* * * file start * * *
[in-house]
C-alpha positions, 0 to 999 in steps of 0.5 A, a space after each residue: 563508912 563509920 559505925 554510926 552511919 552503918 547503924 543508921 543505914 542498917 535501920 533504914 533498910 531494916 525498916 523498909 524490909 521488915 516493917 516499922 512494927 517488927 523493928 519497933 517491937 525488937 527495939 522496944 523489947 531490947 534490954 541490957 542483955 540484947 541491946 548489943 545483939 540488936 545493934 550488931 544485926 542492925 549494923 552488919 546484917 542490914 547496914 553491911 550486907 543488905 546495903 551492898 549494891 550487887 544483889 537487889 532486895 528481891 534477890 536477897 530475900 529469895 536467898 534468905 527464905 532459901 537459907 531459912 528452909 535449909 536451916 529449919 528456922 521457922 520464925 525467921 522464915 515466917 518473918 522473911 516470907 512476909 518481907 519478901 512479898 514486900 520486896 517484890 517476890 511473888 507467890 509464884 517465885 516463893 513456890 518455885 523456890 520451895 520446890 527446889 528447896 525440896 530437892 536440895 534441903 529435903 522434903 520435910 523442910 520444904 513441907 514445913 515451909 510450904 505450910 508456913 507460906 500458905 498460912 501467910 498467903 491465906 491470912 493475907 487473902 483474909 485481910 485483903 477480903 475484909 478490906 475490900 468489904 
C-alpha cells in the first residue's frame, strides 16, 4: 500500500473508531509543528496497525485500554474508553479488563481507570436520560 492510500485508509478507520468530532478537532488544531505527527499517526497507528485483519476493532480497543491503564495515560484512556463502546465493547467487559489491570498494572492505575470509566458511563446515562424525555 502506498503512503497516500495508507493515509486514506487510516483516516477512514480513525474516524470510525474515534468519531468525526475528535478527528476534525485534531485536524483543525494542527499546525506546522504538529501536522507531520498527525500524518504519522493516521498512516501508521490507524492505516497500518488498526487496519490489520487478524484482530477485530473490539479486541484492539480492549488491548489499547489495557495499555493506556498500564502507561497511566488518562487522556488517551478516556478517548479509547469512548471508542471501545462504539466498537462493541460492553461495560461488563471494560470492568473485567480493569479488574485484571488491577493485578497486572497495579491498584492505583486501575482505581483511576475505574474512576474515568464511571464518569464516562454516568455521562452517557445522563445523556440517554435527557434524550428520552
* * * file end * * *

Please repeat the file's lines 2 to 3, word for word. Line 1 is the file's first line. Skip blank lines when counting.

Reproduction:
C-alpha positions, 0 to 999 in steps of 0.5 A, a space after each residue: 563508912 563509920 559505925 554510926 552511919 552503918 547503924 543508921 543505914 542498917 535501920 533504914 533498910 531494916 525498916 523498909 524490909 521488915 516493917 516499922 512494927 517488927 523493928 519497933 517491937 525488937 527495939 522496944 523489947 531490947 534490954 541490957 542483955 540484947 541491946 548489943 545483939 540488936 545493934 550488931 544485926 542492925 549494923 552488919 546484917 542490914 547496914 553491911 550486907 543488905 546495903 551492898 549494891 550487887 544483889 537487889 532486895 528481891 534477890 536477897 530475900 529469895 536467898 534468905 527464905 532459901 537459907 531459912 528452909 535449909 536451916 529449919 528456922 521457922 520464925 525467921 522464915 515466917 518473918 522473911 516470907 512476909 518481907 519478901 512479898 514486900 520486896 517484890 517476890 511473888 507467890 509464884 517465885 516463893 513456890 518455885 523456890 520451895 520446890 527446889 528447896 525440896 530437892 536440895 534441903 529435903 522434903 520435910 523442910 520444904 513441907 514445913 515451909 510450904 505450910 508456913 507460906 500458905 498460912 501467910 498467903 491465906 491470912 493475907 487473902 483474909 485481910 485483903 477480903 475484909 478490906 475490900 468489904 
C-alpha cells in the first residue's frame, strides 16, 4: 500500500473508531509543528496497525485500554474508553479488563481507570436520560 492510500485508509478507520468530532478537532488544531505527527499517526497507528485483519476493532480497543491503564495515560484512556463502546465493547467487559489491570498494572492505575470509566458511563446515562424525555 502506498503512503497516500495508507493515509486514506487510516483516516477512514480513525474516524470510525474515534468519531468525526475528535478527528476534525485534531485536524483543525494542527499546525506546522504538529501536522507531520498527525500524518504519522493516521498512516501508521490507524492505516497500518488498526487496519490489520487478524484482530477485530473490539479486541484492539480492549488491548489499547489495557495499555493506556498500564502507561497511566488518562487522556488517551478516556478517548479509547469512548471508542471501545462504539466498537462493541460492553461495560461488563471494560470492568473485567480493569479488574485484571488491577493485578497486572497495579491498584492505583486501575482505581483511576475505574474512576474515568464511571464518569464516562454516568455521562452517557445522563445523556440517554435527557434524550428520552